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authorPaul E. McKenney <paulmck@linux.vnet.ibm.com>2014-02-28 16:11:28 -0800
committerPaul E. McKenney <paulmck@linux.vnet.ibm.com>2014-04-29 08:38:33 -0700
commitb4c5bf353452c49edd860a67845627c9a8f32638 (patch)
tree2831f1d9bf2c3523081312b4d0a5d45eaf19c6a8 /Documentation/RCU
parent96224daa16d6589aff87339cf0f630ef13600a59 (diff)
documentation: Record rcu_dereference() value mishandling
Recent LKML discussings (see http://lwn.net/Articles/586838/ and http://lwn.net/Articles/588300/ for the LWN writeups) brought out some ways of misusing the return value from rcu_dereference() that are not necessarily completely intuitive. This commit therefore documents what can and cannot safely be done with these values. Signed-off-by: Paul E. McKenney <paulmck@linux.vnet.ibm.com> Reviewed-by: Josh Triplett <josh@joshtriplett.org>
Diffstat (limited to 'Documentation/RCU')
-rw-r--r--Documentation/RCU/00-INDEX2
-rw-r--r--Documentation/RCU/checklist.txt12
-rw-r--r--Documentation/RCU/rcu_dereference.txt371
3 files changed, 381 insertions, 4 deletions
diff --git a/Documentation/RCU/00-INDEX b/Documentation/RCU/00-INDEX
index fa57139f50bf..f773a264ae02 100644
--- a/Documentation/RCU/00-INDEX
+++ b/Documentation/RCU/00-INDEX
@@ -12,6 +12,8 @@ lockdep-splat.txt
- RCU Lockdep splats explained.
NMI-RCU.txt
- Using RCU to Protect Dynamic NMI Handlers
+rcu_dereference.txt
+ - Proper care and feeding of return values from rcu_dereference()
rcubarrier.txt
- RCU and Unloadable Modules
rculist_nulls.txt
diff --git a/Documentation/RCU/checklist.txt b/Documentation/RCU/checklist.txt
index 9d10d1db16a5..877947130ebe 100644
--- a/Documentation/RCU/checklist.txt
+++ b/Documentation/RCU/checklist.txt
@@ -114,12 +114,16 @@ over a rather long period of time, but improvements are always welcome!
http://www.openvms.compaq.com/wizard/wiz_2637.html
The rcu_dereference() primitive is also an excellent
- documentation aid, letting the person reading the code
- know exactly which pointers are protected by RCU.
+ documentation aid, letting the person reading the
+ code know exactly which pointers are protected by RCU.
Please note that compilers can also reorder code, and
they are becoming increasingly aggressive about doing
- just that. The rcu_dereference() primitive therefore
- also prevents destructive compiler optimizations.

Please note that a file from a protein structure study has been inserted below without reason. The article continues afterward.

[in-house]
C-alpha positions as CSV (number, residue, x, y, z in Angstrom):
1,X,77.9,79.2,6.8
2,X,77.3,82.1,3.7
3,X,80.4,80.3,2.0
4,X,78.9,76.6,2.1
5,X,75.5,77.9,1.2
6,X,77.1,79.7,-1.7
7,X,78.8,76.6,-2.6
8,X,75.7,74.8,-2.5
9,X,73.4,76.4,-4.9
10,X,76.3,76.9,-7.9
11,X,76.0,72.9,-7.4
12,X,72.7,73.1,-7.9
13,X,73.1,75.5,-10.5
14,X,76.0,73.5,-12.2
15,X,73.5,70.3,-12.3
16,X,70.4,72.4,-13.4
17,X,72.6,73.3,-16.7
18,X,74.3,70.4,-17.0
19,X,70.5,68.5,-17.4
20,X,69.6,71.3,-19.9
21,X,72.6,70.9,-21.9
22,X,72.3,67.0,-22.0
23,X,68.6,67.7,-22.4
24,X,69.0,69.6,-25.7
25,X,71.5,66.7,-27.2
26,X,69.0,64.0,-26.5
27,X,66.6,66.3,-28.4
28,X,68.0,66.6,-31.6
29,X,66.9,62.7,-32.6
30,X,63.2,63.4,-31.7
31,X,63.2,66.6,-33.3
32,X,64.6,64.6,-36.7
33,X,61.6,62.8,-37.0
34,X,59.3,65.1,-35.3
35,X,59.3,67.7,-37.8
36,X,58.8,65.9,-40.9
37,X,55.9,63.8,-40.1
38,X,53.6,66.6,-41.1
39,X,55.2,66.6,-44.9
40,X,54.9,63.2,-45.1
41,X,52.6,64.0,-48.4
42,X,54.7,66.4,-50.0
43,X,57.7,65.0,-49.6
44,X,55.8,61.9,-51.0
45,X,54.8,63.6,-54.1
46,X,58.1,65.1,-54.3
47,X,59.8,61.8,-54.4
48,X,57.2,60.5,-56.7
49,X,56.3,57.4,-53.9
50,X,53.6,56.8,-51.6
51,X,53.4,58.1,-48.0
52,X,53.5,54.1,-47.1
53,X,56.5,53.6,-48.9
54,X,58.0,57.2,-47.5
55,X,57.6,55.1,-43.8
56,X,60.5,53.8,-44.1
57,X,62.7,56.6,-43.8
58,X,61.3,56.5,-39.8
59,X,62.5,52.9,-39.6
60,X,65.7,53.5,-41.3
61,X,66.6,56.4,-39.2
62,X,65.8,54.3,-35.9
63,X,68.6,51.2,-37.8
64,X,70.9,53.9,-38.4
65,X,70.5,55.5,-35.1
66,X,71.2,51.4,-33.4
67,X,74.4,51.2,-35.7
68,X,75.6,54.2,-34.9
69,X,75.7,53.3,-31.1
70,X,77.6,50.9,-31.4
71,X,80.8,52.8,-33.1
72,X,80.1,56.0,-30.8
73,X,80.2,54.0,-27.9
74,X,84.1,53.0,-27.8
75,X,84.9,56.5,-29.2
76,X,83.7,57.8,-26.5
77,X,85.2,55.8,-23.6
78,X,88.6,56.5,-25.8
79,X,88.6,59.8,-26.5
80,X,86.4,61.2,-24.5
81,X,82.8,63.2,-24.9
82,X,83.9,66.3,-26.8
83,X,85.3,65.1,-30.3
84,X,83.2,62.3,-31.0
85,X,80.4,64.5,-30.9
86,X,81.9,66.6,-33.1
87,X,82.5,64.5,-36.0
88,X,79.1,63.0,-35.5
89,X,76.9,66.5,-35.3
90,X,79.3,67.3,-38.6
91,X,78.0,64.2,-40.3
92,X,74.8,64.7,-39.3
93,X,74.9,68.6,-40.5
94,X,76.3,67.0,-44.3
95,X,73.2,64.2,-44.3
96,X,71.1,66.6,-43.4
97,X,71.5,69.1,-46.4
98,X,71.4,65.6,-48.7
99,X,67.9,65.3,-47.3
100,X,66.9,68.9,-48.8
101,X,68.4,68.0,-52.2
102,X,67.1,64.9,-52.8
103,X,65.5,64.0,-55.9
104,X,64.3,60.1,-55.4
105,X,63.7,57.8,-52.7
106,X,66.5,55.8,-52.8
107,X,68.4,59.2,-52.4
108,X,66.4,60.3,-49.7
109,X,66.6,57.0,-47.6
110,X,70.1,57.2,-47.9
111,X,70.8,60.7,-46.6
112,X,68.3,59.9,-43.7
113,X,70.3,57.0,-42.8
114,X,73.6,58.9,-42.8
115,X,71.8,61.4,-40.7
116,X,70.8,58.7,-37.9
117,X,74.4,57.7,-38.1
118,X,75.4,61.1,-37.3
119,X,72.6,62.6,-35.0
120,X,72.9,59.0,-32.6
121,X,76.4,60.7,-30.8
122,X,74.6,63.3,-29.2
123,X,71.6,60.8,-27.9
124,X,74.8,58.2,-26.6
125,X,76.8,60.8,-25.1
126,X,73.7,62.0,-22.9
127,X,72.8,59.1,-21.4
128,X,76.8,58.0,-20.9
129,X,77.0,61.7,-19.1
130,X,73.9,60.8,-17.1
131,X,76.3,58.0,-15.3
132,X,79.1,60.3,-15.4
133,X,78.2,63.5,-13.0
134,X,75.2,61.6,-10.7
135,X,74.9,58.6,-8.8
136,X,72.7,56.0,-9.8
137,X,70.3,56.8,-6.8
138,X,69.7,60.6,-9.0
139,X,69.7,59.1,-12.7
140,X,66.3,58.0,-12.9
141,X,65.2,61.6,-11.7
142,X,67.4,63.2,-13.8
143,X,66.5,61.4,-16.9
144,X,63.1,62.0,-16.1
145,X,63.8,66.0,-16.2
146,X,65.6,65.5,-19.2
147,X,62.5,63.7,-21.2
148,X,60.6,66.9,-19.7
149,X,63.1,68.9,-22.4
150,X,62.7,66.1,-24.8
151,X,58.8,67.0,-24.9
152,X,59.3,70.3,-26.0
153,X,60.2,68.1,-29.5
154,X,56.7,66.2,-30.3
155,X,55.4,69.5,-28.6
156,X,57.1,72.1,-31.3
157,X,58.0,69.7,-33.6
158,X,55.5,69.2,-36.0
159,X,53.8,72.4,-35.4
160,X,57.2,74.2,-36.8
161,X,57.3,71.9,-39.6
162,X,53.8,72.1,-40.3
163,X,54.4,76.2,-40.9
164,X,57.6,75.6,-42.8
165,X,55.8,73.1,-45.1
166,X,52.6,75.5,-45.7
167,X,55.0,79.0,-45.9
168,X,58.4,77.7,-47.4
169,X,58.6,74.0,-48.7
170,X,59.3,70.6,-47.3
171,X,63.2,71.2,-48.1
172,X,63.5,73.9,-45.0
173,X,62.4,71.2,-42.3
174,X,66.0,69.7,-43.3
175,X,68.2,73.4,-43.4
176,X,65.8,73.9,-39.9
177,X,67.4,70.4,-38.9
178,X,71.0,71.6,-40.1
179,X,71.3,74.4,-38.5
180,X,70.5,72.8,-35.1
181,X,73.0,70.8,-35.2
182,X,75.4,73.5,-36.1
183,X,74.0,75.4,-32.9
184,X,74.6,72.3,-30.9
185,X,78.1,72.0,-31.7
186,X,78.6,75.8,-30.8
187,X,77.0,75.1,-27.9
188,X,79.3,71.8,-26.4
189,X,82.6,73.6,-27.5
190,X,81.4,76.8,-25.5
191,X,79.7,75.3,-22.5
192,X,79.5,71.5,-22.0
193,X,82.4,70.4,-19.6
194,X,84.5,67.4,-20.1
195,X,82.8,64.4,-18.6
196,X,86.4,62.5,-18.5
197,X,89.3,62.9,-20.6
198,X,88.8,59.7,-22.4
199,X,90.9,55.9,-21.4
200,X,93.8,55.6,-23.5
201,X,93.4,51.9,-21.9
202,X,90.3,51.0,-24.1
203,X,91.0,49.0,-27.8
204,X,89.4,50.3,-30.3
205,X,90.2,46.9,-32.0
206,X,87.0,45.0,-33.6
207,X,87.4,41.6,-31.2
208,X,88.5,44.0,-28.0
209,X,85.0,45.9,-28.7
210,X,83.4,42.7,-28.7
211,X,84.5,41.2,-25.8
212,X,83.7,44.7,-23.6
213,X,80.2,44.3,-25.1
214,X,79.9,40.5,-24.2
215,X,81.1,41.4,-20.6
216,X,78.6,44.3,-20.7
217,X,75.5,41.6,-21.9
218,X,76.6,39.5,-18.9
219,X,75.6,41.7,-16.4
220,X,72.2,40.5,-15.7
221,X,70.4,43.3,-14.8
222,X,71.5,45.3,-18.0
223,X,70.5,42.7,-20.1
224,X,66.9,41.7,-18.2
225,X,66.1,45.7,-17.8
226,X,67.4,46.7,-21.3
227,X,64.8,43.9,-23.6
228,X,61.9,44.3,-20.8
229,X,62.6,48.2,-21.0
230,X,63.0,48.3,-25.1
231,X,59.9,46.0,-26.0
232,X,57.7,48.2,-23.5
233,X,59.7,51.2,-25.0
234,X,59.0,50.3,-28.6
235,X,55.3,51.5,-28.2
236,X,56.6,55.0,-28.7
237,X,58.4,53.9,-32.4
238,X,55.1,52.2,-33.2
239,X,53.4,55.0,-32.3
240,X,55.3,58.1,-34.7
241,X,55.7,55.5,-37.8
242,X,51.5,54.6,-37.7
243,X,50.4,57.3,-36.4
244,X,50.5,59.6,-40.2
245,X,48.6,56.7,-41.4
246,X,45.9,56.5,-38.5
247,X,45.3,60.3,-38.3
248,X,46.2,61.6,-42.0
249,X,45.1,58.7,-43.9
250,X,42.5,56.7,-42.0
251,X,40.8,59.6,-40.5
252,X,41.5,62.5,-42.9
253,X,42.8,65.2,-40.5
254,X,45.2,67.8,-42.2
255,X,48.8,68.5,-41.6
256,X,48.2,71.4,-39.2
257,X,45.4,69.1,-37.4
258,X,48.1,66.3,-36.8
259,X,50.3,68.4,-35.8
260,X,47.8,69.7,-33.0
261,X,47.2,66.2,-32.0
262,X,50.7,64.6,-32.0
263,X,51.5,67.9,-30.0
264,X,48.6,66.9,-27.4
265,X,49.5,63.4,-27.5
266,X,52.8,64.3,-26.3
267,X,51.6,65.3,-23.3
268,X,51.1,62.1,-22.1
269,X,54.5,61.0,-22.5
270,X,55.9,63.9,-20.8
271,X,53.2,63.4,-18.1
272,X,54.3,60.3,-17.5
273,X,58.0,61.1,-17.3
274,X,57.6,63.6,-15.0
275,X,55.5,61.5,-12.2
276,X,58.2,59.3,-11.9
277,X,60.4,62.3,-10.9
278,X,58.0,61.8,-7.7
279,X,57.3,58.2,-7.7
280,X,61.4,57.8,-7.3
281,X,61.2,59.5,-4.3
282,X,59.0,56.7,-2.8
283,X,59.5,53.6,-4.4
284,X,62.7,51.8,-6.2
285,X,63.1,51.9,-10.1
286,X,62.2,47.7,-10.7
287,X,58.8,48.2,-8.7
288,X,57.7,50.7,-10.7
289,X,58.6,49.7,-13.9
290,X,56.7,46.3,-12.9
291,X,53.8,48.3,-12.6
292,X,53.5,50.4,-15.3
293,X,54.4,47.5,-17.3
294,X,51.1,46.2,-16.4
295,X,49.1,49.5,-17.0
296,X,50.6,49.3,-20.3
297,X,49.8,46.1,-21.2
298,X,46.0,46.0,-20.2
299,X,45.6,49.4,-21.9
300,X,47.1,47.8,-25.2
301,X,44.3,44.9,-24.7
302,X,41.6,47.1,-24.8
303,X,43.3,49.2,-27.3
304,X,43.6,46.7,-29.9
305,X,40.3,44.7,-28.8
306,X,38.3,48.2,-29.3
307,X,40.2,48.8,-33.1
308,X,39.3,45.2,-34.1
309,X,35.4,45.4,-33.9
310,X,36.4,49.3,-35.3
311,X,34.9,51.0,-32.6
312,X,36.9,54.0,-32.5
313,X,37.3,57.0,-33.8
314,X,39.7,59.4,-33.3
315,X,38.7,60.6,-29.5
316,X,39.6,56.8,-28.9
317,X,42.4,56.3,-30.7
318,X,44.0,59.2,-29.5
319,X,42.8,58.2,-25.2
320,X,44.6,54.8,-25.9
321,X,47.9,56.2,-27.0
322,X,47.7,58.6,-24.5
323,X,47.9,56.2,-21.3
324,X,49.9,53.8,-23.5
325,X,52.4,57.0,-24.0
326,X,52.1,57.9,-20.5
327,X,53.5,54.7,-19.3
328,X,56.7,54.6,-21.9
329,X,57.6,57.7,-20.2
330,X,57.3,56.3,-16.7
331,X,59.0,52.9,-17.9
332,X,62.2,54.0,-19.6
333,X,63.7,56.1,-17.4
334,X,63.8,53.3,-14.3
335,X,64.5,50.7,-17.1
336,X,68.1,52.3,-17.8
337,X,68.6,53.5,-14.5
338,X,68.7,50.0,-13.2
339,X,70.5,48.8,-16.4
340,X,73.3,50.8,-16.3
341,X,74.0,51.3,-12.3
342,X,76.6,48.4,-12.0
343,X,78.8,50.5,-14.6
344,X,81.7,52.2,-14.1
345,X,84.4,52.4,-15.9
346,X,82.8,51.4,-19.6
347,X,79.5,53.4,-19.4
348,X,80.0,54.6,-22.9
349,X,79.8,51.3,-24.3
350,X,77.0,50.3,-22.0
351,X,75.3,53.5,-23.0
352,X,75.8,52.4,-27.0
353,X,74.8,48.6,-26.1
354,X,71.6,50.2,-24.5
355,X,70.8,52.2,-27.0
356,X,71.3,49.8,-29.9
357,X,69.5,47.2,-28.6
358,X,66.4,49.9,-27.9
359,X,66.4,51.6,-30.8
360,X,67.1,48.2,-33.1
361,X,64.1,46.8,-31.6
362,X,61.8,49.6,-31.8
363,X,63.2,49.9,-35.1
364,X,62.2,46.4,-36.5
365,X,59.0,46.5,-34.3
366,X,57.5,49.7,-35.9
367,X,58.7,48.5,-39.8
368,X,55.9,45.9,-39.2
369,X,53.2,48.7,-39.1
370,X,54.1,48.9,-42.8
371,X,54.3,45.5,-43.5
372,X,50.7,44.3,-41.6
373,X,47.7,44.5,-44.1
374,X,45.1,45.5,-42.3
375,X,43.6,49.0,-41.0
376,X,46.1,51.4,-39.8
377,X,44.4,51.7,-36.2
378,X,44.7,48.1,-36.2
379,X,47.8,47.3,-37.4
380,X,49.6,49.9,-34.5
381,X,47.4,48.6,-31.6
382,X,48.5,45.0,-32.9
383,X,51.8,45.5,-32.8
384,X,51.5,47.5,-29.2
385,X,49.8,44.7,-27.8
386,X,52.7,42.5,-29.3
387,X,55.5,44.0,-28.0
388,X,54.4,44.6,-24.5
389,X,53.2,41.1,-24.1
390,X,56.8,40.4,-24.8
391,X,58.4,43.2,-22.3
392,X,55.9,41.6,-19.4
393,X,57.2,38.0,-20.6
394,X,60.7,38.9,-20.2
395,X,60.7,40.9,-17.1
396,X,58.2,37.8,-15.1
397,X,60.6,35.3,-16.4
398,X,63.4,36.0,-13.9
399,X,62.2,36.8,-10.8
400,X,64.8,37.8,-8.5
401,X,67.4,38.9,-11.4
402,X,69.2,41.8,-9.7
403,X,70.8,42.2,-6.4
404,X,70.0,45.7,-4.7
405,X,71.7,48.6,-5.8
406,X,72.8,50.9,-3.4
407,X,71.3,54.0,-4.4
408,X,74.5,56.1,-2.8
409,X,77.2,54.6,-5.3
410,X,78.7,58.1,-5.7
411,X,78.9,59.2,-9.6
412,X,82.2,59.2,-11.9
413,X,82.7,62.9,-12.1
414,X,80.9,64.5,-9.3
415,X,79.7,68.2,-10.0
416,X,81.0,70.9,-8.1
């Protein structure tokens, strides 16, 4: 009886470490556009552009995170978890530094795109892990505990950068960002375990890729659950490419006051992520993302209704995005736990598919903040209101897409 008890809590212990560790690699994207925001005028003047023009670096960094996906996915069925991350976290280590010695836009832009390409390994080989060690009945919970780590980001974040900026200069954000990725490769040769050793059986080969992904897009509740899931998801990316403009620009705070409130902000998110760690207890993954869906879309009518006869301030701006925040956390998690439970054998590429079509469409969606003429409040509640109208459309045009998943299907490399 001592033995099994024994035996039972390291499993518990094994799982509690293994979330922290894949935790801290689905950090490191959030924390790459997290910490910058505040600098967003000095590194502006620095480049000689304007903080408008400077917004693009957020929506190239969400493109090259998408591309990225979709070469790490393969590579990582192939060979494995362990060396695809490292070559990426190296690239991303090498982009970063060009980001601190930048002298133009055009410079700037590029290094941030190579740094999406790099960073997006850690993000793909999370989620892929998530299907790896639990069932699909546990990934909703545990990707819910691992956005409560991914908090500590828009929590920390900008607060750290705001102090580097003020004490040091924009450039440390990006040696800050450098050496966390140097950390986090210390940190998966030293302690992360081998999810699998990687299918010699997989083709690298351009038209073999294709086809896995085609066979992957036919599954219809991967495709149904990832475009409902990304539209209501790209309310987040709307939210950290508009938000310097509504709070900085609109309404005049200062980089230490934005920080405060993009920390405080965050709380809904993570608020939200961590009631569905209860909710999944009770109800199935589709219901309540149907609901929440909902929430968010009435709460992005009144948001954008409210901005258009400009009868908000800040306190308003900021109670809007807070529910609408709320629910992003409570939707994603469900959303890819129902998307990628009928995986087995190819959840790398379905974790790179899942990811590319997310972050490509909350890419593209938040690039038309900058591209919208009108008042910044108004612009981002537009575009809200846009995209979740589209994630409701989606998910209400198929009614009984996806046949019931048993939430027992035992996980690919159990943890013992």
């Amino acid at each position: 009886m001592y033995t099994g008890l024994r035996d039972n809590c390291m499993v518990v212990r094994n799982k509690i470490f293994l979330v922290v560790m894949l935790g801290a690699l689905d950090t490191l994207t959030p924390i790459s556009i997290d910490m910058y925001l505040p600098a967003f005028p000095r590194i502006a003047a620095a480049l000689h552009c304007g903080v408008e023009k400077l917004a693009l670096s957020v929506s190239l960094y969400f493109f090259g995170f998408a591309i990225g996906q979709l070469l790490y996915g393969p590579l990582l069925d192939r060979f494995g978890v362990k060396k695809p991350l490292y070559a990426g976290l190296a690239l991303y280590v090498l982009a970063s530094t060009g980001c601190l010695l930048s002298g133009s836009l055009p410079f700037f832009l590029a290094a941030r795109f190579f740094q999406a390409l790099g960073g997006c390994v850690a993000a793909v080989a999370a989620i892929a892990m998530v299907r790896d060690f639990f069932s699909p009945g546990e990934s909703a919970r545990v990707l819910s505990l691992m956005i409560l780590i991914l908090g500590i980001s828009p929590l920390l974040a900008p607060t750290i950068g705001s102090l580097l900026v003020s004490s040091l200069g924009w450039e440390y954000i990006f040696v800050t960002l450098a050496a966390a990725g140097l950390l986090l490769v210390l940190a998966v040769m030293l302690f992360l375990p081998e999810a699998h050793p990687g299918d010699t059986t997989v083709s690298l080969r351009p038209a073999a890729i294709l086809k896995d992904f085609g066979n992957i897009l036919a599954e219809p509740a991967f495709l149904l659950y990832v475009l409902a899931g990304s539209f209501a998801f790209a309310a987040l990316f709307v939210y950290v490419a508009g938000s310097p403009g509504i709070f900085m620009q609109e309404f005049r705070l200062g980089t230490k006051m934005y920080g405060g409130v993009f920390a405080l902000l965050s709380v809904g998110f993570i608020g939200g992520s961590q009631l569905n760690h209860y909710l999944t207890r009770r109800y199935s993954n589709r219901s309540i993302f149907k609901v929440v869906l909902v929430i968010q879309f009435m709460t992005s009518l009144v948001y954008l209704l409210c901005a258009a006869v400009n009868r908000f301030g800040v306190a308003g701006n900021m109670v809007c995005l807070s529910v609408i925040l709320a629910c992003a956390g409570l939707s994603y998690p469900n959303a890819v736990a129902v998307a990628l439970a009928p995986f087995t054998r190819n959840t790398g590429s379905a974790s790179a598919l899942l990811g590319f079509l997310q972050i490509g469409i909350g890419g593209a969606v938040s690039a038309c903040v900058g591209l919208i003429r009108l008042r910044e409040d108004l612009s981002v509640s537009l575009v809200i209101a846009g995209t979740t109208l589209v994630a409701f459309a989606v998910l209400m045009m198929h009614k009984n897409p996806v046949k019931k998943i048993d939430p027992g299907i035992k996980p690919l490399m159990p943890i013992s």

+ just that. The rcu_dereference() primitive therefore also
+ prevents destructive compiler optimizations. However,
+ with a bit of devious creativity, it is possible to
+ mishandle the return value from rcu_dereference().
+ Please see rcu_dereference.txt in this directory for
+ more information.
The rcu_dereference() primitive is used by the
various "_rcu()" list-traversal primitives, such
diff --git a/Documentation/RCU/rcu_dereference.txt b/Documentation/RCU/rcu_dereference.txt
new file mode 100644
index 000000000000..ceb05da5a5ac
--- /dev/null
+++ b/Documentation/RCU/rcu_dereference.txt
@@ -0,0 +1,371 @@
+PROPER CARE AND FEEDING OF RETURN VALUES FROM rcu_dereference()
+
+Most of the time, you can use values from rcu_dereference() or one of
+the similar primitives without worries. Dereferencing (prefix "*"),
+field selection ("->"), assignment ("="), address-of ("&"), addition and
+subtraction of constants, and casts all work quite naturally and safely.
+
+It is nevertheless possible to get into trouble with other operations.
+Follow these rules to keep your RCU code working properly:
+
+o You must use one of the rcu_dereference() family of primitives
+ to load an RCU-protected pointer, otherwise CONFIG_PROVE_RCU
+ will complain. Worse yet, your code can see random memory-corruption
+ bugs due to games that compilers and DEC Alpha can play.
+ Without one of the rcu_dereference() primitives, compilers
+ can reload the value, and won't your code have fun with two
+ different values for a single pointer! Without rcu_dereference(),
+ DEC Alpha can load a pointer, dereference that pointer, and
+ return data preceding initialization that preceded the store of
+ the pointer.
+
+ In addition, the volatile cast in rcu_dereference() prevents the
+ compiler from deducing the resulting pointer value. Please see
+ the section entitled "EXAMPLE WHERE THE COMPILER KNOWS TOO MUCH"
+ for an example where the compiler can in fact deduce the exact
+ value of the pointer, and thus cause misordering.
+
+o Do not use single-element RCU-protected arrays. The compiler
+ is within its right to assume that the value of an index into
+ such an array must necessarily evaluate to zero. The compiler
+ could then substitute the constant zero for the computation, so
+ that the array index no longer depended on the value returned
+ by rcu_dereference(). If the array index no longer depends
+ on rcu_dereference(), then both the compiler and the CPU
+ are within their rights to order the array access before the
+ rcu_dereference(), which can cause the array access to return
+ garbage.
+
+o Avoid cancellation when using the "+" and "-" infix arithmetic
+ operators. For example, for a given variable "x", avoid
+ "(x-x)". There are similar arithmetic pitfalls from other
+ arithmetic operatiors, such as "(x*0)", "(x/(x+1))" or "(x%1)".
+ The compiler is within its rights to substitute zero for all of
+ these expressions, so that subsequent accesses no longer depend